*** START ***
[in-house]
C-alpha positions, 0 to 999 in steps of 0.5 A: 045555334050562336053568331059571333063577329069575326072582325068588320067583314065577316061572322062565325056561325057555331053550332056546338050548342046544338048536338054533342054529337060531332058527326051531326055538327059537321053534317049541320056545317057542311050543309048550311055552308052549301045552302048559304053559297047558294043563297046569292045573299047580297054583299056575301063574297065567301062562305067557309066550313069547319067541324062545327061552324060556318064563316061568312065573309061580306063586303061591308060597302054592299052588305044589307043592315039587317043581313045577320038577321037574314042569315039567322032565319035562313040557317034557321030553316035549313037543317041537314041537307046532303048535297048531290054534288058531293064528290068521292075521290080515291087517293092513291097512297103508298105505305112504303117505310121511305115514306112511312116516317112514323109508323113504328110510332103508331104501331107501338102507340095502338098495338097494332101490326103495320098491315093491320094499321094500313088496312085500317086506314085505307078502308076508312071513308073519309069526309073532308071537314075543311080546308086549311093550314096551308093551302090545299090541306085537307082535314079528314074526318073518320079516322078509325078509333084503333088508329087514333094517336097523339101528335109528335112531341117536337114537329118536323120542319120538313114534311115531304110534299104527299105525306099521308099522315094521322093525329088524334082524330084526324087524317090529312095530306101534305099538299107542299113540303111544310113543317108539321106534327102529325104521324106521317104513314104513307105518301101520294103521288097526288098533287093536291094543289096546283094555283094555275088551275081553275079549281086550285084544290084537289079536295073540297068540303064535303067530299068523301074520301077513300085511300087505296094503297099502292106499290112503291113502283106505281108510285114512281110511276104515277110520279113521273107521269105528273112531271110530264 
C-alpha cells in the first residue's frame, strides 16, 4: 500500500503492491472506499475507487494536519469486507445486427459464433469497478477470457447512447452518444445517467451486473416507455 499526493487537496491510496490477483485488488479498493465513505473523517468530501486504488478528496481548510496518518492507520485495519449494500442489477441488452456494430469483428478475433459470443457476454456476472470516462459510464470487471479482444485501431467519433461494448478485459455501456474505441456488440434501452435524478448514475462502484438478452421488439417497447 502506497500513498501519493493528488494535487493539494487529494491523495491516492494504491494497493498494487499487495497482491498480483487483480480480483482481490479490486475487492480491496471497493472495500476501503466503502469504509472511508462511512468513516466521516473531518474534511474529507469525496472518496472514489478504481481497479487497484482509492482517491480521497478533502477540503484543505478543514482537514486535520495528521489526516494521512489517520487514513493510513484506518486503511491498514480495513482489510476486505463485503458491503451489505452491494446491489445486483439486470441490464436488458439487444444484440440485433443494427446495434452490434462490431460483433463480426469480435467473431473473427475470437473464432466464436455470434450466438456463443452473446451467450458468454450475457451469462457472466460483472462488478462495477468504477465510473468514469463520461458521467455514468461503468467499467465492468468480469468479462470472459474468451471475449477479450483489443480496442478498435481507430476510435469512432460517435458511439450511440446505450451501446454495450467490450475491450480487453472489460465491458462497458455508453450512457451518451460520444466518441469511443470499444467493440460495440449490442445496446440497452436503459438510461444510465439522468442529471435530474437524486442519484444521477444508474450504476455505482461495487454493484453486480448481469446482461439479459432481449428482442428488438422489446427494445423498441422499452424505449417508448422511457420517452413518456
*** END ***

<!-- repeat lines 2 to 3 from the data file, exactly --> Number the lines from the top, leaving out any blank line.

C-alpha positions, 0 to 999 in steps of 0.5 A: 045555334050562336053568331059571333063577329069575326072582325068588320067583314065577316061572322062565325056561325057555331053550332056546338050548342046544338048536338054533342054529337060531332058527326051531326055538327059537321053534317049541320056545317057542311050543309048550311055552308052549301045552302048559304053559297047558294043563297046569292045573299047580297054583299056575301063574297065567301062562305067557309066550313069547319067541324062545327061552324060556318064563316061568312065573309061580306063586303061591308060597302054592299052588305044589307043592315039587317043581313045577320038577321037574314042569315039567322032565319035562313040557317034557321030553316035549313037543317041537314041537307046532303048535297048531290054534288058531293064528290068521292075521290080515291087517293092513291097512297103508298105505305112504303117505310121511305115514306112511312116516317112514323109508323113504328110510332103508331104501331107501338102507340095502338098495338097494332101490326103495320098491315093491320094499321094500313088496312085500317086506314085505307078502308076508312071513308073519309069526309073532308071537314075543311080546308086549311093550314096551308093551302090545299090541306085537307082535314079528314074526318073518320079516322078509325078509333084503333088508329087514333094517336097523339101528335109528335112531341117536337114537329118536323120542319120538313114534311115531304110534299104527299105525306099521308099522315094521322093525329088524334082524330084526324087524317090529312095530306101534305099538299107542299113540303111544310113543317108539321106534327102529325104521324106521317104513314104513307105518301101520294103521288097526288098533287093536291094543289096546283094555283094555275088551275081553275079549281086550285084544290084537289079536295073540297068540303064535303067530299068523301074520301077513300085511300087505296094503297099502292106499290112503291113502283106505281108510285114512281110511276104515277110520279113521273107521269105528273112531271110530264 
C-alpha cells in the first residue's frame, strides 16, 4: 500500500503492491472506499475507487494536519469486507445486427459464433469497478477470457447512447452518444445517467451486473416507455 499526493487537496491510496490477483485488488479498493465513505473523517468530501486504488478528496481548510496518518492507520485495519449494500442489477441488452456494430469483428478475433459470443457476454456476472470516462459510464470487471479482444485501431467519433461494448478485459455501456474505441456488440434501452435524478448514475462502484438478452421488439417497447 502506497500513498501519493493528488494535487493539494487529494491523495491516492494504491494497493498494487499487495497482491498480483487483480480480483482481490479490486475487492480491496471497493472495500476501503466503502469504509472511508462511512468513516466521516473531518474534511474529507469525496472518496472514489478504481481497479487497484482509492482517491480521497478533502477540503484543505478543514482537514486535520495528521489526516494521512489517520487514513493510513484506518486503511491498514480495513482489510476486505463485503458491503451489505452491494446491489445486483439486470441490464436488458439487444444484440440485433443494427446495434452490434462490431460483433463480426469480435467473431473473427475470437473464432466464436455470434450466438456463443452473446451467450458468454450475457451469462457472466460483472462488478462495477468504477465510473468514469463520461458521467455514468461503468467499467465492468468480469468479462470472459474468451471475449477479450483489443480496442478498435481507430476510435469512432460517435458511439450511440446505450451501446454495450467490450475491450480487453472489460465491458462497458455508453450512457451518451460520444466518441469511443470499444467493440460495440449490442445496446440497452436503459438510461444510465439522468442529471435530474437524486442519484444521477444508474450504476455505482461495487454493484453486480448481469446482461439479459432481449428482442428488438422489446427494445423498441422499452424505449417508448422511457420517452413518456